So, Captain Crocodile, designed (and I think animated) by Milt Kahl, and voiced by Candy Candido. A minor villain from one of Disney's less-classic features, this character is nonetheless one of the guys I'm most looking forward to including in the campaign. And not just because he looks and sounds awesome.
Captain Crocodile (henceforth CC) is, as his name suggests, primarily a commander. In Robin Hood, he leads the rhino guards, who I imagine would be on the front lines for any invasion or occupation of a medieval anthropomorphic-animal world (like, say, the Valley of Peace). Presumably he also has authority over the weasel/wolf(1) soldiers.
But he's not just some martinet leading from the rear. CC is clearly a formidable combatant, overpowering and nearly killing Robin Hood in one-on-one combat before being distracted by the incompetent Trigger and then trampled by a mob.
Later he wields an ax trying to stop the prison break, and manages not to embarrass himself even though he is ultimately unable to kill any prisoners or prevent their escape. And make no mistake, the former is clearly his priority.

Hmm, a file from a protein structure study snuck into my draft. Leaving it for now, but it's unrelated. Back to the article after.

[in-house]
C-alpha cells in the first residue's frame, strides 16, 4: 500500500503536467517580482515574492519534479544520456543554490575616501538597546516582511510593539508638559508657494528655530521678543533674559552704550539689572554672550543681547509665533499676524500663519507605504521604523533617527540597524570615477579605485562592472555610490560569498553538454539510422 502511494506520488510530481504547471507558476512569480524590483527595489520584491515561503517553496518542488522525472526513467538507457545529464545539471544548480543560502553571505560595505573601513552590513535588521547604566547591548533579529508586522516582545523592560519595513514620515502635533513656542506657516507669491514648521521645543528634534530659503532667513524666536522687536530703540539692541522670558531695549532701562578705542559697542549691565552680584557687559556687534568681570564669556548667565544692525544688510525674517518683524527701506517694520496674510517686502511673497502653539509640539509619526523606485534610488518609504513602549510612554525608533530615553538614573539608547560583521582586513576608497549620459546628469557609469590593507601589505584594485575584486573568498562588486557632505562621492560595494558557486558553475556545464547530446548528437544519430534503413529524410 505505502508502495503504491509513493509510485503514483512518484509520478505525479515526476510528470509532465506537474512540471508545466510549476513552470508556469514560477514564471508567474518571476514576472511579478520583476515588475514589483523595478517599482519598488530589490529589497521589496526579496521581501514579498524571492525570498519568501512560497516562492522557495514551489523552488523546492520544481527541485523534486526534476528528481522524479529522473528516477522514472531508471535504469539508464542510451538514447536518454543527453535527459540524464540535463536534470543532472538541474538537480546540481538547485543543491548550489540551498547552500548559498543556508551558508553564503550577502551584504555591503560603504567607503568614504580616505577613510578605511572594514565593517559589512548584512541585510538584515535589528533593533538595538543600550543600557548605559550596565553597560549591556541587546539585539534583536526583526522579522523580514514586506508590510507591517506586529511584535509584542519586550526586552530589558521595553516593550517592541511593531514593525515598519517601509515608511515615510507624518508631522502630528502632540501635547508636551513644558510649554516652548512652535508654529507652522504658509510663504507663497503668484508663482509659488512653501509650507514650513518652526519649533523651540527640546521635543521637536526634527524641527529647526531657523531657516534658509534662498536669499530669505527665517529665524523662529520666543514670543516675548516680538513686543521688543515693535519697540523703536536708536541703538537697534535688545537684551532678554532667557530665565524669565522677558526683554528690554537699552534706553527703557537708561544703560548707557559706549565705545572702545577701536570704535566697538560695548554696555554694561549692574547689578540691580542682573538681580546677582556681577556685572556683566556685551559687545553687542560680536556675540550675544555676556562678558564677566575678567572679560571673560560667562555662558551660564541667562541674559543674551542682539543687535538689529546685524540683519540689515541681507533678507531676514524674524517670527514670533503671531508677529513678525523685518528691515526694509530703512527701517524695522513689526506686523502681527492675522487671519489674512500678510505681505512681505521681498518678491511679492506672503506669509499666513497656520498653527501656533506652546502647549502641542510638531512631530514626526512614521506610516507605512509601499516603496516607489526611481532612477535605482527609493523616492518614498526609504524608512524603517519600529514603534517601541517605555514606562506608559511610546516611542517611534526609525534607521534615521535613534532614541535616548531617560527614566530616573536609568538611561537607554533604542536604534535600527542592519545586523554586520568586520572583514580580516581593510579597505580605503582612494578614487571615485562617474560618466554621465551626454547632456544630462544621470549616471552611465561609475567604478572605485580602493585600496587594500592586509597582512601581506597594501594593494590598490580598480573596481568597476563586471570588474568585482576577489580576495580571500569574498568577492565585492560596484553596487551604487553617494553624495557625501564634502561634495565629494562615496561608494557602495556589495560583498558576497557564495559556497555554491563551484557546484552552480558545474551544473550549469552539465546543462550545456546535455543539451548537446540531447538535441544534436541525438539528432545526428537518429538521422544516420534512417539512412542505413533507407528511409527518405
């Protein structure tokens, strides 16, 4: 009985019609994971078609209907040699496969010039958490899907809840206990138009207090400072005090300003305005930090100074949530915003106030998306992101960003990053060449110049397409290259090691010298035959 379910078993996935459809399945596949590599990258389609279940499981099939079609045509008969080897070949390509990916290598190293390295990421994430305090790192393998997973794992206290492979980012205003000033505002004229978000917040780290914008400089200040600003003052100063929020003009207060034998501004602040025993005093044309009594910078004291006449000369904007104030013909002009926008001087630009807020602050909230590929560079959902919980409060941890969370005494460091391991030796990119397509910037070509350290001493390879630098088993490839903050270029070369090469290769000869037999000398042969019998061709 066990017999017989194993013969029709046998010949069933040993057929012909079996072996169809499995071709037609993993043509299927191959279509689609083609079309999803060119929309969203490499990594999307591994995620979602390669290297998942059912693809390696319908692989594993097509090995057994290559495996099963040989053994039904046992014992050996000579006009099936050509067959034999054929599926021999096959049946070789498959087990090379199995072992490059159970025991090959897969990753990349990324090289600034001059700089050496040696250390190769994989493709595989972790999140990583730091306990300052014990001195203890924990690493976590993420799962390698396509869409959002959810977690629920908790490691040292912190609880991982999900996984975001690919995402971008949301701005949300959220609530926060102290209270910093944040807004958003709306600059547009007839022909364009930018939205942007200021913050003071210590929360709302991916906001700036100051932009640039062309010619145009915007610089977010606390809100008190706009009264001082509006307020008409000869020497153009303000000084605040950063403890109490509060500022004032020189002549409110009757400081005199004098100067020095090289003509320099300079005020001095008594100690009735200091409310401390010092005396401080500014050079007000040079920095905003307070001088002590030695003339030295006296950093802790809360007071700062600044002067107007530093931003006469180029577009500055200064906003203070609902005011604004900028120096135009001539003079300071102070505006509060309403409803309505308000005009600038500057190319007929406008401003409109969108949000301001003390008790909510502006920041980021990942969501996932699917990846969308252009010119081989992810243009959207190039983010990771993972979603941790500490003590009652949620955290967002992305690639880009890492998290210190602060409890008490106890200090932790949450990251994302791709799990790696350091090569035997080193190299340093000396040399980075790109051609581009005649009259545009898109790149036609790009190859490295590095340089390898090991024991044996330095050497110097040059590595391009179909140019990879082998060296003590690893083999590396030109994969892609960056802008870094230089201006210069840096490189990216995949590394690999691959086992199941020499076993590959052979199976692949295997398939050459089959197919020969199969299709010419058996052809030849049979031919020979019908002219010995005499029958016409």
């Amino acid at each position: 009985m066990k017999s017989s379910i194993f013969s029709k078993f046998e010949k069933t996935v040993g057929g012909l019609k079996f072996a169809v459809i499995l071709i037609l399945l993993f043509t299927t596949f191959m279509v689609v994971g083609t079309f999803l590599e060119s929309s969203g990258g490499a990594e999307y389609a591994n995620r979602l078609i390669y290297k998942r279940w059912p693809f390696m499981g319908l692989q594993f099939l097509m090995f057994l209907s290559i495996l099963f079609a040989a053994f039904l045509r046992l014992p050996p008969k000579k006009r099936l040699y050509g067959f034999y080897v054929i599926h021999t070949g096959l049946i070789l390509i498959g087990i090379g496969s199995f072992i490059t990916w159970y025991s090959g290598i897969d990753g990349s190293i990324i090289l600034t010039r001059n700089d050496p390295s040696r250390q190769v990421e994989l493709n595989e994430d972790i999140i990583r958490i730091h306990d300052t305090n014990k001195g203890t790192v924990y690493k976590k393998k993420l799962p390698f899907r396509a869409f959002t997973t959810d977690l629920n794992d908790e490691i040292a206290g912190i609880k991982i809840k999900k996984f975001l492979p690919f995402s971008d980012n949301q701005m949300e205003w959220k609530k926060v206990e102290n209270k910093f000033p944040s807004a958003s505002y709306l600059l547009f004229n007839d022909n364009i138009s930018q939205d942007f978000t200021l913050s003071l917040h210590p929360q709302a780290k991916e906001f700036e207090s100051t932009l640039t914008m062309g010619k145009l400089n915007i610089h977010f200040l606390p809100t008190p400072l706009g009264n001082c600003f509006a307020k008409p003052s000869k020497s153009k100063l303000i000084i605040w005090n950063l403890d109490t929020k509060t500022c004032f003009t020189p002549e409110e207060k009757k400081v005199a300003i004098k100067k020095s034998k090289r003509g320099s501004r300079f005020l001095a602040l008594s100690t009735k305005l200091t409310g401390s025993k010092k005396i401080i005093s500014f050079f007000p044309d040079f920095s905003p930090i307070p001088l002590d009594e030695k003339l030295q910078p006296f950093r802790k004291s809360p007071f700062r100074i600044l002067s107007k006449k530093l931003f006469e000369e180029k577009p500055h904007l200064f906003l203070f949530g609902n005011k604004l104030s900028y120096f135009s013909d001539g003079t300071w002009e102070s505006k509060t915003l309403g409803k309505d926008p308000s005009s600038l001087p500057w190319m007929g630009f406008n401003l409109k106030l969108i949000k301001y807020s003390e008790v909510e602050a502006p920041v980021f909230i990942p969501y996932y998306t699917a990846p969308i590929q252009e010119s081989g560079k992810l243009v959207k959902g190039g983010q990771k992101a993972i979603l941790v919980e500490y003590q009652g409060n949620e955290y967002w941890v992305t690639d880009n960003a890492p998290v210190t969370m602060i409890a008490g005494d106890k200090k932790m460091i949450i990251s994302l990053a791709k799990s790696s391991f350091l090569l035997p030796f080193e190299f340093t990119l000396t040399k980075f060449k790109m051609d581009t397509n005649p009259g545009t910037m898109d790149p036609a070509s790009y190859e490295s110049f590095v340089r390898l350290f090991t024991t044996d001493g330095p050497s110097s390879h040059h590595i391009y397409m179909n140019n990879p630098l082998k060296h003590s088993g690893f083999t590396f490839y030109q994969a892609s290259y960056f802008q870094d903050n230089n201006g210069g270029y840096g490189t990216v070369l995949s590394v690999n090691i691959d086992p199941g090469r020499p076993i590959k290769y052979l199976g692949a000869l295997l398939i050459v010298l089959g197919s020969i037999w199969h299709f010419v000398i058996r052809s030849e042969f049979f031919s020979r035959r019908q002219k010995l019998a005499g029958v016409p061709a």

But best of all, for my purposes: Captain Crocodile is not shown as a prisoner at the end of the movie. Prince John, Sir Hiss, and the Sheriff of Nottingham have all been arrested for their parts in the tyranny, but the two vultures are explicitly shown to be free and still in royal employ. CC and his soldiers are presumably in the same situation; King Richard can't very well disband the entire state apparatus on his return. And even if he could, he probably wouldn't want to. The Prince was guilty of treason against the crown, with Hiss as an accomplice, but all the other guards and soldiers and officials were just performing their feudal duties(2) to a member of the royal family whom they had no particular reason to suspect of foul play.
This is crucial for me, because Imperialist Hearts is not about the ambition of Disney villains. It is about the machinations and campaigns of King Mickey himself, and his allies and underlings, who are all typically the "good guys" of the worlds they inhabit and the stories we've seen. And there is definitely a place for a ruthless veteran officer like Captain Crocodile in King Mickey's grand design, even if he's a bit less cuddly than most...
(1) I'd always assumed they were weasels, but Andreas Deja (who knows more about drawing and animating animals than I ever will) calls them wolves.
(2) I almost wrote "just following orders", but it's a little too early to Godwin this blog just yet...
all images in the post (c) Disney, obviously